Australia and Russia are the only developed nations without a standard for vehicles' carbon emissions. [Photo Credit: ABC News]
The automotive sector is hopeful Labor’s election win has revived the prospect of an emissions cap on vehicles being imposed.
A new report has found if an emissions cap on car-makers that was proposed by former prime minister Malcolm Turnbull had been implemented, it would have saved consumers $5.9 billion in fuel costs.
Australia is an outlier on fuel efficiency standards, with more than 80 per cent of the global car market being subject to one. It’s left car-makers in the unusual position of asking for their carbon dioxide emissions to be regulated.
The nation also has some of the least efficient and most polluting cars of any developed country, emitting on average 169.8 grams of CO2 per kilometre, compared to 129.9 in the US and 120.4 in Europe, according to 2018 figures.
The Australia Institute’s climate and energy director, Richie Merzian, is hopeful the new government will soon move to implement a standard, as the group prepares to co-host an electric vehicle summit being attended by the federal Climate Change and Energy Minister, Chris Bowen, next month.
Mr Merzian said it was the sector’s “expectation” that Mr Bowen would put forward a plan to improve fuel efficiency standards.
“With record-high oil prices you can’t help but think it’s a bit crazy that we don’t have a mandate for more efficient vehicles to come here,” Mr Merzian said.
“Right now, the Albanese government is sticking closely to what they perceive as the mandate they have been given … [but] there have been some relatively positive signals from the Labor government that this is a policy they could pick up this term of government.”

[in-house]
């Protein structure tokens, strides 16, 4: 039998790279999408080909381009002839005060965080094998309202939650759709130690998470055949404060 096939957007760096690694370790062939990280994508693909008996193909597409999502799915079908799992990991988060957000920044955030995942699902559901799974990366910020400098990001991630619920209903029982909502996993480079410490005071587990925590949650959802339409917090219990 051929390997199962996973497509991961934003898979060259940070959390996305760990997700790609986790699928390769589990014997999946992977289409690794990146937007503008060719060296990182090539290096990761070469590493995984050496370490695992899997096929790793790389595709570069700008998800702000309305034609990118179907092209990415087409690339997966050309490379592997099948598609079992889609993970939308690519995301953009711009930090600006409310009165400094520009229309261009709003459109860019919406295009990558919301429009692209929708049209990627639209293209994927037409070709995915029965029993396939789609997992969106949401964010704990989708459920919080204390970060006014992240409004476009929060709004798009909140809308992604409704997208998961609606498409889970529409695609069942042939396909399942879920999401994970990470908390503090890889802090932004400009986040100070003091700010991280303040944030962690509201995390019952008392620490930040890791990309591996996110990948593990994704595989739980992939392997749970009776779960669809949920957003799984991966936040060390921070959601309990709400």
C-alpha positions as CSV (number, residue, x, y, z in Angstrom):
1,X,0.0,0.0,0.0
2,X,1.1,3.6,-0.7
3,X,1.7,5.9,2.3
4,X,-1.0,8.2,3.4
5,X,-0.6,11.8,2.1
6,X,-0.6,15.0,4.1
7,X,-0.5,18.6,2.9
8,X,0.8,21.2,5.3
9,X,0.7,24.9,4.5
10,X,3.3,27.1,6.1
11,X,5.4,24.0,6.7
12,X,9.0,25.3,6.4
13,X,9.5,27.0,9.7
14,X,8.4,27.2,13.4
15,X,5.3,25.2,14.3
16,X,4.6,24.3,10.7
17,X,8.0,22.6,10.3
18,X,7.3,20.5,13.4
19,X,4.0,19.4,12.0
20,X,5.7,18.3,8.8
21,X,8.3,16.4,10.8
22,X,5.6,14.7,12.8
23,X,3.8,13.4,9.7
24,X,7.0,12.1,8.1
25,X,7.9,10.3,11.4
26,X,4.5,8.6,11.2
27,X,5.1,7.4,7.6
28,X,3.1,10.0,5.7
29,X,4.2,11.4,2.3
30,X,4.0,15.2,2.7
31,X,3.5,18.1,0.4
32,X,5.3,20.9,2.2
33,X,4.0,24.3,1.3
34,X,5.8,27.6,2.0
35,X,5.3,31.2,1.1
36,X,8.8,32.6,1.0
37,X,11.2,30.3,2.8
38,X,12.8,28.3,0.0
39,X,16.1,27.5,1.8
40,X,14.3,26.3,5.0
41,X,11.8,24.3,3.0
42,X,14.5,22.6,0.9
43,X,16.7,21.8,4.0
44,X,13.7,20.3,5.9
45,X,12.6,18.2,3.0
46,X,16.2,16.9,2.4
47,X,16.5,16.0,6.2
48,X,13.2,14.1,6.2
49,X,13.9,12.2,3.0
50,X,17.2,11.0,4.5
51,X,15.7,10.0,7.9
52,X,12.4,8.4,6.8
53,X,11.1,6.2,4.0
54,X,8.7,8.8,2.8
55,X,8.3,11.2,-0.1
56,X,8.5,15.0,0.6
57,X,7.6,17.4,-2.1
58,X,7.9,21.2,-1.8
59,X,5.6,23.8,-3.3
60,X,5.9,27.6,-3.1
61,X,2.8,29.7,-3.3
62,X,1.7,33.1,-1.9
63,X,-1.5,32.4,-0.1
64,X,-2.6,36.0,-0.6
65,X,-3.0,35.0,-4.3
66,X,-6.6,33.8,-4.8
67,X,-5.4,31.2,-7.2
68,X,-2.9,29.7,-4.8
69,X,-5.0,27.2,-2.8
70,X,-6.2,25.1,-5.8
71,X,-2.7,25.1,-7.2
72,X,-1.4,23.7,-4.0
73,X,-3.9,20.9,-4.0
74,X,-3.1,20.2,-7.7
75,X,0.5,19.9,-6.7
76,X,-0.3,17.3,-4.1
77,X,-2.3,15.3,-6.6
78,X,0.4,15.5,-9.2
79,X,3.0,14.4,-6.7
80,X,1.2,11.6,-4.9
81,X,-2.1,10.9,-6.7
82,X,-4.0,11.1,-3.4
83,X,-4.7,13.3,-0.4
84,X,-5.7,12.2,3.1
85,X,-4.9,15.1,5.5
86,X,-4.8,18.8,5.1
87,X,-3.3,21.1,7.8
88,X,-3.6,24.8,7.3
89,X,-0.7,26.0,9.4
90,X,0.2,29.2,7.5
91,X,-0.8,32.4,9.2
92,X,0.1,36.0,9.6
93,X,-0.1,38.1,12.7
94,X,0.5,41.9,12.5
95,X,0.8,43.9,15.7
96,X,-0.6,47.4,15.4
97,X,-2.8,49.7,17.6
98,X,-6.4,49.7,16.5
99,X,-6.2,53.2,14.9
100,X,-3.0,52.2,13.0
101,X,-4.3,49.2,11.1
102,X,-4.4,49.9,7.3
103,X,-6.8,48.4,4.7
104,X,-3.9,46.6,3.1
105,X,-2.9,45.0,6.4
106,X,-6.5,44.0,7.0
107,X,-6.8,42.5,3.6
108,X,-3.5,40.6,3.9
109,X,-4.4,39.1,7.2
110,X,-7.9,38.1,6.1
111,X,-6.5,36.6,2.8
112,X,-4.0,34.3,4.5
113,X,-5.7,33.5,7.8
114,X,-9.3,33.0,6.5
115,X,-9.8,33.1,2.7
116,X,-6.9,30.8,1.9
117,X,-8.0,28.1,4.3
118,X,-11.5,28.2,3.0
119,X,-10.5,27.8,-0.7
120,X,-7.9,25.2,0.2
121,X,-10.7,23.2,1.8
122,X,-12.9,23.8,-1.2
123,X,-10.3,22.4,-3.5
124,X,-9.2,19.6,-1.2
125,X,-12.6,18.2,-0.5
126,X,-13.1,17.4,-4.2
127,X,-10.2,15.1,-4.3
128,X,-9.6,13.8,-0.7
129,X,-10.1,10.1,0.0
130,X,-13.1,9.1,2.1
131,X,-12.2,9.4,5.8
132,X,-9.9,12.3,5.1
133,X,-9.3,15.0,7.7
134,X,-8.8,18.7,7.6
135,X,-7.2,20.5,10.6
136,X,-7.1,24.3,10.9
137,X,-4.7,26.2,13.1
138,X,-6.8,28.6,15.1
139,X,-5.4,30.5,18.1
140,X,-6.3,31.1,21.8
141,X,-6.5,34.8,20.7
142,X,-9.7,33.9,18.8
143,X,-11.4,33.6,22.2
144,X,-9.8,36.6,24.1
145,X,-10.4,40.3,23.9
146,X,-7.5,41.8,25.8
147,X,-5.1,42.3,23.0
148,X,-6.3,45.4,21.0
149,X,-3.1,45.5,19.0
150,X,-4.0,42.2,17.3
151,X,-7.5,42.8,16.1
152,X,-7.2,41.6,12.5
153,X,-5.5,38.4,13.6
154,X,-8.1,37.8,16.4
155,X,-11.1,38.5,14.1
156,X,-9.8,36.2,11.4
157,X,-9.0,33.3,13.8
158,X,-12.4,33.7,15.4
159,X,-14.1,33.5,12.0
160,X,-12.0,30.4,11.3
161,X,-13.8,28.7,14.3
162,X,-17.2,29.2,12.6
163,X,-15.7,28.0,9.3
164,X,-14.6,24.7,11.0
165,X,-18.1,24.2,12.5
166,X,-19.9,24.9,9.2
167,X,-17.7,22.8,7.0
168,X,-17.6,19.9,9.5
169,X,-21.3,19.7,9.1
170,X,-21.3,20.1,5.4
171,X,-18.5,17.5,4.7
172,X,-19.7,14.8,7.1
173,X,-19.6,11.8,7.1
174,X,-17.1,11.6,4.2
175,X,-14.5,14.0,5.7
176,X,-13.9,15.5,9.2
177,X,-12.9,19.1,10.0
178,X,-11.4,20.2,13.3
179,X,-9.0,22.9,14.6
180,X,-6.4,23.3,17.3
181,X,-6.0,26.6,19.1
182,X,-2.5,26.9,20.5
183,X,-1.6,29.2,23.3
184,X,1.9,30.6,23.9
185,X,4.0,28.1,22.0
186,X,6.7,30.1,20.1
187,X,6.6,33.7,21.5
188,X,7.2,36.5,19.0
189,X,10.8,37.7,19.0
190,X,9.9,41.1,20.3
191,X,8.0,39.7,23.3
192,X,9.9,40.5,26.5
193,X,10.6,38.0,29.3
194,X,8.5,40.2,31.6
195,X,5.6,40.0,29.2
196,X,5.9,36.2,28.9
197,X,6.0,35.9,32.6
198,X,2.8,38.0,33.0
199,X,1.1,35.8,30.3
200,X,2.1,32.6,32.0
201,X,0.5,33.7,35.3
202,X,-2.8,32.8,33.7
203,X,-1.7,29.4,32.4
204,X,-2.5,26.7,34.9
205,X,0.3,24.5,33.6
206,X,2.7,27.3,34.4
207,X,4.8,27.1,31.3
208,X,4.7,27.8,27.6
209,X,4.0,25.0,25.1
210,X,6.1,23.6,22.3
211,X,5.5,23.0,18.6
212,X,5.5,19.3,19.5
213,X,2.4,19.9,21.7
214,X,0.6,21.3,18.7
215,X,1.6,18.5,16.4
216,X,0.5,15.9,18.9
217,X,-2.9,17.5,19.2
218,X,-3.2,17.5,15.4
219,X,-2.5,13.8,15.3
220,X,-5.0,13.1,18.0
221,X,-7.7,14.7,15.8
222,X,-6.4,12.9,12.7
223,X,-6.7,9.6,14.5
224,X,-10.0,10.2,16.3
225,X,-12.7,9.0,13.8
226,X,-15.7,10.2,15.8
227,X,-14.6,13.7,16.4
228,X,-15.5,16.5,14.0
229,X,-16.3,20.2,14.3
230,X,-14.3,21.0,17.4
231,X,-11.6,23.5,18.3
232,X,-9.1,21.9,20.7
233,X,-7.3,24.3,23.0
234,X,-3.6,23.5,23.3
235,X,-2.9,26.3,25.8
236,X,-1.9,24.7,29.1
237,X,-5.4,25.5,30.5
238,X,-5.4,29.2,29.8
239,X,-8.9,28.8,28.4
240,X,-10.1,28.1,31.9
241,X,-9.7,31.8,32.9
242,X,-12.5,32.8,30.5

In a report released ahead of the summit, The Australia Institute determined a year’s worth of domestic flight emissions would have been avoided if Australia had adopted a fuel efficiency standard when it ratified the UN Paris climate agreement.
The institute’s modelling found it also would have saved Australia $48.70 for every tonne of carbon dioxide emissions avoided.
“The car manufacturers are telling us that, ‘if you mandate robust fuel efficiency standards we will bring over better vehicles, we will have more models available,’ Australians will ultimately save at the bowser and it won’t really cost that much more on the sticker price,” he said.
Last week, motor industry groups released a joint statement calling on the new government to mandate carbon targets to replace a voluntary standard the sector has set for itself.
The sector says it is at a competitive disadvantage when trying to import electric vehicles because car-makers prefer to send their limited supply to nations that reward car fleets that fall below an emissions cap or penalise those that exceed it.
The Federal Chamber of Automotive Industries (FCAI) has also been encouraged by the government’s openness to a standard in meetings before and after the election.
Research commissioned by the chamber found with a business-as-usual approach, zero-emission vehicles would only make up about 18 per cent of new car sales by 2030, with other estimates putting the figure even lower.